Whether you’re a quiet new vegan who is hoping to make friends and be inspired, an animal lover who wants to come to the aid of suffering farm animals, an artist who would like to do more for animals with your work, a blogger who’d like to harness online media for your activist efforts, or just a person who likes to hear about vegan restaurants, books, and adventures, you’re likely to fall in love with OHH. In the coming weeks, I’ll tell you all about ways to become more involved in this dynamic organization and community.

And for tonight, I wish you sweet dreams. Stay tuned for a wonderful giveaway tomorrow!


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Categories: Side Dishes, Snacks
Dietary Preferences: Gluten Free, Soy Free, Tree Nut Free, Vegan

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  1. Great job on the OHH appointment! Your activism truly inspires me every day. Also, I had this collard wrap for lunch today, and it was fantastic! I am loving my homemade pickled veggies.

  2. Exciting news, you’re such an inspirational blogger! Great post, I’ve become a fan of fermenting for the flavor customizing options and money savings!

  3. Hi,
    Do you like a certain Tahini? I am always hesitant to use it because of the caloric content. Seems as though its the key to good hummus. Can you go with out it?

    • Artisana makes a great raw tahini, otherwise i go to the kosher foods section and get the one that just reads “sesame seeds” for ingredients. You really just need 2TB or so in a recipe since it is so flavorful but that is the ingredient that makes restaurant hummus so awesome. Keep in the fridge, and it lasts forever

  4. Nice! I’ve heard a lot of talk regarding OHH but have yet to really explore it. I’m glad you’re getting involved like this!!

  5. i am such a huge fan of collard wraps! i have eaten them at cafes near me with a smoked lentil hummus and more recently a sweet pumpkin seed butter & buckwheat groats. so so good!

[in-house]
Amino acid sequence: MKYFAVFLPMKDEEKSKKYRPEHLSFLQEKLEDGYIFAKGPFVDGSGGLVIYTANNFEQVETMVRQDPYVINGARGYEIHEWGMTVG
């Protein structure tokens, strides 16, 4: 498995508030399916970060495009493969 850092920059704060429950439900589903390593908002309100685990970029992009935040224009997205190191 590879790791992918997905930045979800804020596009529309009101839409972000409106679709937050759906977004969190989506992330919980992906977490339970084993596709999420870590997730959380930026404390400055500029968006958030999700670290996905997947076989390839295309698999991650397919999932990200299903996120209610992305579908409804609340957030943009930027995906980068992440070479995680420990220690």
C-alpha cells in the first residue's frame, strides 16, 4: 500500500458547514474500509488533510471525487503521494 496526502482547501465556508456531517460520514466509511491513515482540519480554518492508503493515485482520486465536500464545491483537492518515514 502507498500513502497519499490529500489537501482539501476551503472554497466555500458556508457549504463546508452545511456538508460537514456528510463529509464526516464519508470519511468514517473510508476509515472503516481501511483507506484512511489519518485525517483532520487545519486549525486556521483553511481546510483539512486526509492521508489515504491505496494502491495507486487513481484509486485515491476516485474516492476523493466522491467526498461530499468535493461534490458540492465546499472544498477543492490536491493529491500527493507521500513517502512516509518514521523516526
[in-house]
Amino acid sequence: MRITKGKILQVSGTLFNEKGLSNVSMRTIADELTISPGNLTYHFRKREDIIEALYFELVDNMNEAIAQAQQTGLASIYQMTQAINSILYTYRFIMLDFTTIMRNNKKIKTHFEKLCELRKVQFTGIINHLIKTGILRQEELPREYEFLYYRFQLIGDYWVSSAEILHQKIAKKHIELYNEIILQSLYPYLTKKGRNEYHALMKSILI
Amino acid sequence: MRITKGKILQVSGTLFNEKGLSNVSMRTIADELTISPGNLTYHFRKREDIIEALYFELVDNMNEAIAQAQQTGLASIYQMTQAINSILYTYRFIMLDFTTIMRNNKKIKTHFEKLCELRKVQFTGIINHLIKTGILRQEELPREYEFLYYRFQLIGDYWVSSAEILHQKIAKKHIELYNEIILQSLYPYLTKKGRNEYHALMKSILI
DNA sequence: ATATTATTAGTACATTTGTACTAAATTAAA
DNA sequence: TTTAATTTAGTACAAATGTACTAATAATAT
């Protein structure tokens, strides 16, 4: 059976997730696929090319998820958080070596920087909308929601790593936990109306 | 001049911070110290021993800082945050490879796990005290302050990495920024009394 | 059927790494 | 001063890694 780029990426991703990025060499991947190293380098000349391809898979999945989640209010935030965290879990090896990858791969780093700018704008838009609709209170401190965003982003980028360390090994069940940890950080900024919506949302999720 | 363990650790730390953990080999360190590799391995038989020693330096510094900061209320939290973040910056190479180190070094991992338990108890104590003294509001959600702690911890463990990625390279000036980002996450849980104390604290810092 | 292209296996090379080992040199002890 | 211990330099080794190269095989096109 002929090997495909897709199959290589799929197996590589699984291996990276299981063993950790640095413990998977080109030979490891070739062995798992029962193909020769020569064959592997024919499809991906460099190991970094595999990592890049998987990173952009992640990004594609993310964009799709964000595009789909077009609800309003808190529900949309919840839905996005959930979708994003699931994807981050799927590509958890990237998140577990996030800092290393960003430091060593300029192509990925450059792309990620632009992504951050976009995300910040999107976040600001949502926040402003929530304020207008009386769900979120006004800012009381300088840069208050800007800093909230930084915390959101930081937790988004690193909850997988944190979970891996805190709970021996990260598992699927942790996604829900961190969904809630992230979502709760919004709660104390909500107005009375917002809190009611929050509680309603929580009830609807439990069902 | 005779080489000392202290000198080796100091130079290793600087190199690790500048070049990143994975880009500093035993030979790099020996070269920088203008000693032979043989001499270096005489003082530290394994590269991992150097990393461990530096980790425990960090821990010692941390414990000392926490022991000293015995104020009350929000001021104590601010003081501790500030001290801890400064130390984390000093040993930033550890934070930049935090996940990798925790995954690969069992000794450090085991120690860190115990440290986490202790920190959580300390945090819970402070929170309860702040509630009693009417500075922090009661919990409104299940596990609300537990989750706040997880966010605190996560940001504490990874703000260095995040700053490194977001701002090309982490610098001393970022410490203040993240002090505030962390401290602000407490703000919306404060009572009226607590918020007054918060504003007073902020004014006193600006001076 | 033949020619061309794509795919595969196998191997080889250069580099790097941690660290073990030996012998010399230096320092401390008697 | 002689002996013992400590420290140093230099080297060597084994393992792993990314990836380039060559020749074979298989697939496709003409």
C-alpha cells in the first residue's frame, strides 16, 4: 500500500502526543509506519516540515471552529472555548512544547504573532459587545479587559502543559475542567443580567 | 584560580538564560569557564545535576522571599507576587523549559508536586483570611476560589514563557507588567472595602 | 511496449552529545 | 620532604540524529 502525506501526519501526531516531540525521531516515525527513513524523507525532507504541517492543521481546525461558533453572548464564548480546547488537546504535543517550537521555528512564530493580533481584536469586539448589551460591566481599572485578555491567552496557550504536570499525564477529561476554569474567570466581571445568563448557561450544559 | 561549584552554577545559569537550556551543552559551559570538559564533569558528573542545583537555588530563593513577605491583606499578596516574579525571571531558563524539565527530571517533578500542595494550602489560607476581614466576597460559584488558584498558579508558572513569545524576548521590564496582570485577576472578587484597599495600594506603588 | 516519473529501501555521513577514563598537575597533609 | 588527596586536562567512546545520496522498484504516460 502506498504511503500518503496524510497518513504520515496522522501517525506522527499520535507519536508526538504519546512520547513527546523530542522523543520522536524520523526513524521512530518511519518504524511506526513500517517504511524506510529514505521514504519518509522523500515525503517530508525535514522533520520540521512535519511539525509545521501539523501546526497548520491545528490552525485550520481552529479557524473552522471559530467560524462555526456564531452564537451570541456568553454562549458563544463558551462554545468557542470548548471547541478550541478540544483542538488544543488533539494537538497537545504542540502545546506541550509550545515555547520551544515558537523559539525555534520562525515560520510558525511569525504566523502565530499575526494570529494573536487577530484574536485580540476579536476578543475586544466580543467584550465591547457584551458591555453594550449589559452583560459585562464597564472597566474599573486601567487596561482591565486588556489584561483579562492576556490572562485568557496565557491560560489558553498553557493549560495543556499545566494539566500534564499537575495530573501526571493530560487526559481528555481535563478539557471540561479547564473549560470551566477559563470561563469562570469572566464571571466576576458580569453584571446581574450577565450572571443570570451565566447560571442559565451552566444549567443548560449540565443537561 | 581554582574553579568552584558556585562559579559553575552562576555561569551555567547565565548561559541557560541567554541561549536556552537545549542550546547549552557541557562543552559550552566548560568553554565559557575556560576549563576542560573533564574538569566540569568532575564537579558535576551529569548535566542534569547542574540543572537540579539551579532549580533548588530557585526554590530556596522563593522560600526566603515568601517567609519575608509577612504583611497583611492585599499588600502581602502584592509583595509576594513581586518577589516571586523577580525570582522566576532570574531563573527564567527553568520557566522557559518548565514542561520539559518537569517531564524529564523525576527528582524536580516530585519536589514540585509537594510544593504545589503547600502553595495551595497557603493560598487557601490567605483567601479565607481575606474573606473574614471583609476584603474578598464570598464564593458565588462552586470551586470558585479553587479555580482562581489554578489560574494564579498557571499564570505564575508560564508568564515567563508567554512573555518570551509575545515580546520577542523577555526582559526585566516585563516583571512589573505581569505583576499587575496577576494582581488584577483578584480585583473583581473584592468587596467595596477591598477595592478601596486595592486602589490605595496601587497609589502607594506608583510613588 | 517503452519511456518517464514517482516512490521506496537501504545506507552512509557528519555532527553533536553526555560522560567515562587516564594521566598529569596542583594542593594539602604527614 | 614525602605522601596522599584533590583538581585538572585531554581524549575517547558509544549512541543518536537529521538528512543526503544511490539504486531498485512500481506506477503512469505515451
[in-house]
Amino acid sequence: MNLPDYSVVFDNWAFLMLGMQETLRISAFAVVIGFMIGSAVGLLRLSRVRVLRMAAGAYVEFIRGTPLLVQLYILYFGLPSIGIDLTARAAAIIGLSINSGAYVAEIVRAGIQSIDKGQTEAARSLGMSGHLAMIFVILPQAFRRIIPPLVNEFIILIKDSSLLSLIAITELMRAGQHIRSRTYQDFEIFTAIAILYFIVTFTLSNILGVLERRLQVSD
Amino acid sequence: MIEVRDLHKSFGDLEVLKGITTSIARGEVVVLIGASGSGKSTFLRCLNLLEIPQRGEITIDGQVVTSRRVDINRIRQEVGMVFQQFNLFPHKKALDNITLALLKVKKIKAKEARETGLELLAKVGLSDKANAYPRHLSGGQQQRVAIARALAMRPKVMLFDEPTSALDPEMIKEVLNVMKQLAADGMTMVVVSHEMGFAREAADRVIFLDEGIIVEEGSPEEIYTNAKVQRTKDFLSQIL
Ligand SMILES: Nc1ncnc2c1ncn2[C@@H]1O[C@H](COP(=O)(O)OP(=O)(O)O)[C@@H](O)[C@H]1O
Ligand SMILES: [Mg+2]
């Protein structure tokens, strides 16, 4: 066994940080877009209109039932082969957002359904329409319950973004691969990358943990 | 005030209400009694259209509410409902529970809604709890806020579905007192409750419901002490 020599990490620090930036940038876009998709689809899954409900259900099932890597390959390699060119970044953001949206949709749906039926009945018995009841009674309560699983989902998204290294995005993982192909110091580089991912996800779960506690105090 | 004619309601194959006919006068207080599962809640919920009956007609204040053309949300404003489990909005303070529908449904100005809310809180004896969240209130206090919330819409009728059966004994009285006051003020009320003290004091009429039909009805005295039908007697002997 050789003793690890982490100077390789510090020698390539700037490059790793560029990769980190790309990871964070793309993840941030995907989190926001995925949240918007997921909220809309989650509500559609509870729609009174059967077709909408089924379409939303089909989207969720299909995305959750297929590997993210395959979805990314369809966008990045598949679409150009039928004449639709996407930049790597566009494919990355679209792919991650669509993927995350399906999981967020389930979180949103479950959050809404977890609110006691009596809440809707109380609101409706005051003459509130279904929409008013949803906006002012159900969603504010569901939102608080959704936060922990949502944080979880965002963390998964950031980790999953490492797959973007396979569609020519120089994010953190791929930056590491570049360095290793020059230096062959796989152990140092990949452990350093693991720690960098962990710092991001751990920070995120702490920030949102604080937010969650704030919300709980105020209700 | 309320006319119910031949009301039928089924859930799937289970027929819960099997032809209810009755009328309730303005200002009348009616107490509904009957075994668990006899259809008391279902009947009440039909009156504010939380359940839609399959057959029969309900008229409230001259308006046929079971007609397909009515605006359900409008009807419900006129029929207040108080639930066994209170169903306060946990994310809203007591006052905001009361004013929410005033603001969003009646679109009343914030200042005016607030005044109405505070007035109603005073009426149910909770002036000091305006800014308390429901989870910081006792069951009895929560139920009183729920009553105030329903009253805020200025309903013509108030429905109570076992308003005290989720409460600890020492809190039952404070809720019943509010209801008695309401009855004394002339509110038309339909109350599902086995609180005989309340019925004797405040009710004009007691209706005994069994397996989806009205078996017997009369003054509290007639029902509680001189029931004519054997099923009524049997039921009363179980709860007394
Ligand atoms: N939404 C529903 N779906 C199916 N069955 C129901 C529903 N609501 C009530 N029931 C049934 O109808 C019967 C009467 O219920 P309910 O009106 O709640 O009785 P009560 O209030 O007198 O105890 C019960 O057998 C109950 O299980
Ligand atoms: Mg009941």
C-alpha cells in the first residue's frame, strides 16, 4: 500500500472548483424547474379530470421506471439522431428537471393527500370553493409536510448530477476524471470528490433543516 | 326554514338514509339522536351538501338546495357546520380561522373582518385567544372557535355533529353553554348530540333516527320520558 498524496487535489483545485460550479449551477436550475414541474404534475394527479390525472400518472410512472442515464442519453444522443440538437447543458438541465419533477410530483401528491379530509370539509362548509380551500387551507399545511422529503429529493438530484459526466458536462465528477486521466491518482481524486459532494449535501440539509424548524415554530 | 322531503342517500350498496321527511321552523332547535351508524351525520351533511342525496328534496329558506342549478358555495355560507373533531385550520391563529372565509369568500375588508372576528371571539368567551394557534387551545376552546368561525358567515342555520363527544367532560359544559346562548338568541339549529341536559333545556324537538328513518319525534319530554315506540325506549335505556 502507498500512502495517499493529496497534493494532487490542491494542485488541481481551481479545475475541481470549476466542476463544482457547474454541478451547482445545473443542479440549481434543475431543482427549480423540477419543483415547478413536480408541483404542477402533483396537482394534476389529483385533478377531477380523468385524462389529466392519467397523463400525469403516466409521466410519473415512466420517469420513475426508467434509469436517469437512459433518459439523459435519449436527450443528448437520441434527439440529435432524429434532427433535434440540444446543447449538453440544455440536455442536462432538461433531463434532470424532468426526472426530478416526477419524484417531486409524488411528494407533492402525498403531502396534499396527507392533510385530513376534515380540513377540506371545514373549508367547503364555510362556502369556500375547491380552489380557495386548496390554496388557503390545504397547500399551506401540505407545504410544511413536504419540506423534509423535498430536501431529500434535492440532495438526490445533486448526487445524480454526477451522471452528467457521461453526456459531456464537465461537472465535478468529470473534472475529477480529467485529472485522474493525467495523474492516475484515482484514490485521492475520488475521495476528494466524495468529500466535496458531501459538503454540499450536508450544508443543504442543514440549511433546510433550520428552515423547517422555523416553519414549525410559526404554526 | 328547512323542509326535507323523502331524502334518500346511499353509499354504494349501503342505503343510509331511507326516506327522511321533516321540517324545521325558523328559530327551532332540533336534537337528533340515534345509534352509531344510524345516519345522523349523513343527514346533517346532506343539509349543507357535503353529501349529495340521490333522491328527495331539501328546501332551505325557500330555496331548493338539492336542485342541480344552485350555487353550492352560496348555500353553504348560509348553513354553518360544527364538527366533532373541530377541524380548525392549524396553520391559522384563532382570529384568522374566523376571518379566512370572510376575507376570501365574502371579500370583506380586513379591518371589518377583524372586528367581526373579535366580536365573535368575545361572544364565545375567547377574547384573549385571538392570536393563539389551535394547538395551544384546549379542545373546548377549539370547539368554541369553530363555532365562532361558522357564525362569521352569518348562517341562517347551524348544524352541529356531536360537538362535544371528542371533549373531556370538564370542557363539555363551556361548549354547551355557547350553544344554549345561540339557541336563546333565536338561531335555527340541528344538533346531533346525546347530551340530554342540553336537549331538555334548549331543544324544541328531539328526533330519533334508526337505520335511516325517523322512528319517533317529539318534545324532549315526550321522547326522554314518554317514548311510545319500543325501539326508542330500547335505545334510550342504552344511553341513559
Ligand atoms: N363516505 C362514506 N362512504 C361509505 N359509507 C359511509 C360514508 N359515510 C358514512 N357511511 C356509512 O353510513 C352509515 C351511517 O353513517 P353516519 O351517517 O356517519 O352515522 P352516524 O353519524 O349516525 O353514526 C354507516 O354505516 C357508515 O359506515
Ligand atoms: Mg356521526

ah– but an activist is what sets you apart from the passionate enthusiast 😉 your ACTIONS speak volumes!

  6. Congratulations, Gena! You’ll be the queen of the Our Hen House roost in no time. xo

  7. Our Hen House sounds like a great organization with a worthy cause! You’re certainly a great addition to their team – congrats!

  8. I think Allyson said it best, but congrats to both you and OHH on the partnership!

  9. I have so, so happy that you joined the Advisory Board of Our Hen House! You are an awesome addition and your activist spiriti will no doubt help other activists bloom! YAY!

    I’m going to try fermenting veggies this weekend!

  10. Gena, what wonderful news! Your voice will be such a valuable addition to the organization. Congrats to you and to OHH for scooping you up!

  11. Hi, Gena!
    I would like to ask you a question.
    You always speak of veganism as a lifestyle and not simply as diet. I appreciate the fact that people become vegans because of health/environmental concerns, animal rights or a mix of all three.
    So I was wondering:
    what is your (and I do not really mean your own) position about abortus (beside the cases when termination is necessary to protect the life/health of the mother and a few other exceptional circumstances)?
    Since abortus is a suppression of a (potential) human life (and life does begin very soon, otherwise why embryos of 4 cells are implanted during IVF?), is abortus opposition encompassed in the vegan lifestyle or not? Or is it a question left to one’s beliefs and conscience? In other words, is there a “vegan answer” to this question?
    In the end, if animals should not be used as direct or indirect source of food/clothing because it causes them pain, sufference or death, surely a (potential) human life should not be suppressed.
    I would like to be make clear that I do not judge women who have had an abortion or plan to have one.
    I do support sexual education and affordable contraception.
    I’m not part of a religious organization, nor I am politically active.
    I’m just curious to know your thoughts and those of the “vegan community”.
    Of course I do understand and respect if you decide to not answer my question.

  12. Ha…just a blogger with a knack for kale salad?! So glad your interactions with OHH sparked your confidence in your capacity to influence others in the animal rights sphere, just has you’ve provided leadership on other highly ‘sensitive’ mental health topics and an array of polarizing social debates. Huge congrats on this much deserved appointment, Gena! xo